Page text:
Beulah

Beulah

Beulah, Colorado, is a lovely hamlet nestled between the Wet Mountains, just 25 miles southwest of Pueblo. On the Fourth of July, Beulah, Wyoming, is home to the "Largest Parade in the Smallest Town" in the country. Beulah, North Dakota, boasts a nine-hole putting green made of real grass. Beulah, Oregon, doesn't boast anything much. In Baltimore, Beulah is a cherished 70-year-old crossing guard. In Texas, Beulah Soap is made of goat's milk. In San Francisco, there are two Beulahs -- one a little street between Frederick and Waller, and the other a slightly loopy, delightful pop band that would probably appreciate the Wet Mountains, real grass, goat's milk, and a 70-year-old crossing guard. Led by the unduly humble Miles Kurosky, Beulah has become one of the most precious wrinkles in the Elephant 6 collective. Even though the band plays live far too rarely to please its most earnest supporters, in the studio Beulah continues to harvest the rich silt deposited by early Beatles and Beach Boys currents.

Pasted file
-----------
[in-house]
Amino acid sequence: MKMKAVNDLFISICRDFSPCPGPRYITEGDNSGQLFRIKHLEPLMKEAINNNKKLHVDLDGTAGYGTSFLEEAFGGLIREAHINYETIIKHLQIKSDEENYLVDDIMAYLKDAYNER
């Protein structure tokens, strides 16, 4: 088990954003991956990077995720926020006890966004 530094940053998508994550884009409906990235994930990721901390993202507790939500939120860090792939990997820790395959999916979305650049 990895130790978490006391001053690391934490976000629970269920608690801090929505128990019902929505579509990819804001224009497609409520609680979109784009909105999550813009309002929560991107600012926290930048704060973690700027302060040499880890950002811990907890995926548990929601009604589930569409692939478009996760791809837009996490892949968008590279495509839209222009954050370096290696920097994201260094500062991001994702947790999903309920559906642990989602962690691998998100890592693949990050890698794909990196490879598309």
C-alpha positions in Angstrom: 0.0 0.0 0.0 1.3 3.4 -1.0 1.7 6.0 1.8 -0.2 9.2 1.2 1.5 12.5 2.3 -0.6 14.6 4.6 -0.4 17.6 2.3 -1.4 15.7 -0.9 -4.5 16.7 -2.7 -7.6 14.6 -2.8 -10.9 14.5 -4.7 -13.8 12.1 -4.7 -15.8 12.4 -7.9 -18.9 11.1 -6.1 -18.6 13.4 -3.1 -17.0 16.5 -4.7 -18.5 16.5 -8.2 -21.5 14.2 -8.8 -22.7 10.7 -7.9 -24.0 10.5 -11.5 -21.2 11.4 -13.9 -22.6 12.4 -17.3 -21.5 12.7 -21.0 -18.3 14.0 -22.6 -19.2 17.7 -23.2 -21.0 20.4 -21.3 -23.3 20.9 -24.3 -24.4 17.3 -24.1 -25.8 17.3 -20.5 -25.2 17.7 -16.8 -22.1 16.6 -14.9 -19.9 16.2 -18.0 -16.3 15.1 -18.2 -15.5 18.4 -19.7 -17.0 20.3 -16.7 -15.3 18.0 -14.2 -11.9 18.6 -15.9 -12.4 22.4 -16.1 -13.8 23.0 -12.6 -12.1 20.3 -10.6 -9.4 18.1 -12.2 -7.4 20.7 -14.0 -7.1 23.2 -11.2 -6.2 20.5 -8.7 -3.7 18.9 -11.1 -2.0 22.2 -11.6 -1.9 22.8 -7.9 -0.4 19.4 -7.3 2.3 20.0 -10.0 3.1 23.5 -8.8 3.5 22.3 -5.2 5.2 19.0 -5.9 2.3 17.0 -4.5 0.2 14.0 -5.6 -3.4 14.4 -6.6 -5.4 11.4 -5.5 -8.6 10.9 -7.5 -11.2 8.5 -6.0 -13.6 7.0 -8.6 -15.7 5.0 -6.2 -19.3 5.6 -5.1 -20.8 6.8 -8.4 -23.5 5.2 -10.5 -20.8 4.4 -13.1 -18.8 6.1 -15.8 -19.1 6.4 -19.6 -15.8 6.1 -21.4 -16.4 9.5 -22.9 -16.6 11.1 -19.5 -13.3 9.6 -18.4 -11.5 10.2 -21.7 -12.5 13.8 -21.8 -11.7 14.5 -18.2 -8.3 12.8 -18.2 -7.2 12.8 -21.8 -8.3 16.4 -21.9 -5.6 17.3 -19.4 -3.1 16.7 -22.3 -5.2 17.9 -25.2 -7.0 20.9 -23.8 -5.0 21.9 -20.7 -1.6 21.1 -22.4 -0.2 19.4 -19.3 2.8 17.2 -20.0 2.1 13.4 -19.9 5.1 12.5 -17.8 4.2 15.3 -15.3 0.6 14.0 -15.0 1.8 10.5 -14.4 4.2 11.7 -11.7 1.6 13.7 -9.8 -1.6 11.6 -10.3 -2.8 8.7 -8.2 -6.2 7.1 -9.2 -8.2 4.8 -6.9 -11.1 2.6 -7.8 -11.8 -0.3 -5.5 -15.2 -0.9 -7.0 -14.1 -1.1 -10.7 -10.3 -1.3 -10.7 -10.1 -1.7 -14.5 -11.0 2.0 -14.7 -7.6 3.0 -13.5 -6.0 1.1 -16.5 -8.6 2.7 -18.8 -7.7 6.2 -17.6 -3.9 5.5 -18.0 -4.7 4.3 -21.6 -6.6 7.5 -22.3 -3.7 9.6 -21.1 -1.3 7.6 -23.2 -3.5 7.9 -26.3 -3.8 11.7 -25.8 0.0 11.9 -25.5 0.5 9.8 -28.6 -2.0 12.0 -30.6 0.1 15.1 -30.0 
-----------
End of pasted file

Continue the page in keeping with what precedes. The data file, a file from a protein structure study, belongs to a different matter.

The title of its latest benefaction, When Your Heartstrings Break (released last year on Sugar Free Records), can be taken as affectionate and sincere advice. This album is not the result of anguish but an antidote for it -- a remedy that's made noticeably sweeter by the presence of a full orchestra, but that would be just as irresistible unadorned. Beulah is good for you. It is additive-free -- no self-obsessed irony, maudlin posturing, or rebellious artifice. Beulah is so pure it floats. And if you understand the 11th song on the all-too-short album -- "If We Can Put a Man on the Moon, Surely I Can Win Your Heart" -- you'll float too.

Silke Tudor

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Silke Tudor
Contact: Silke Tudor

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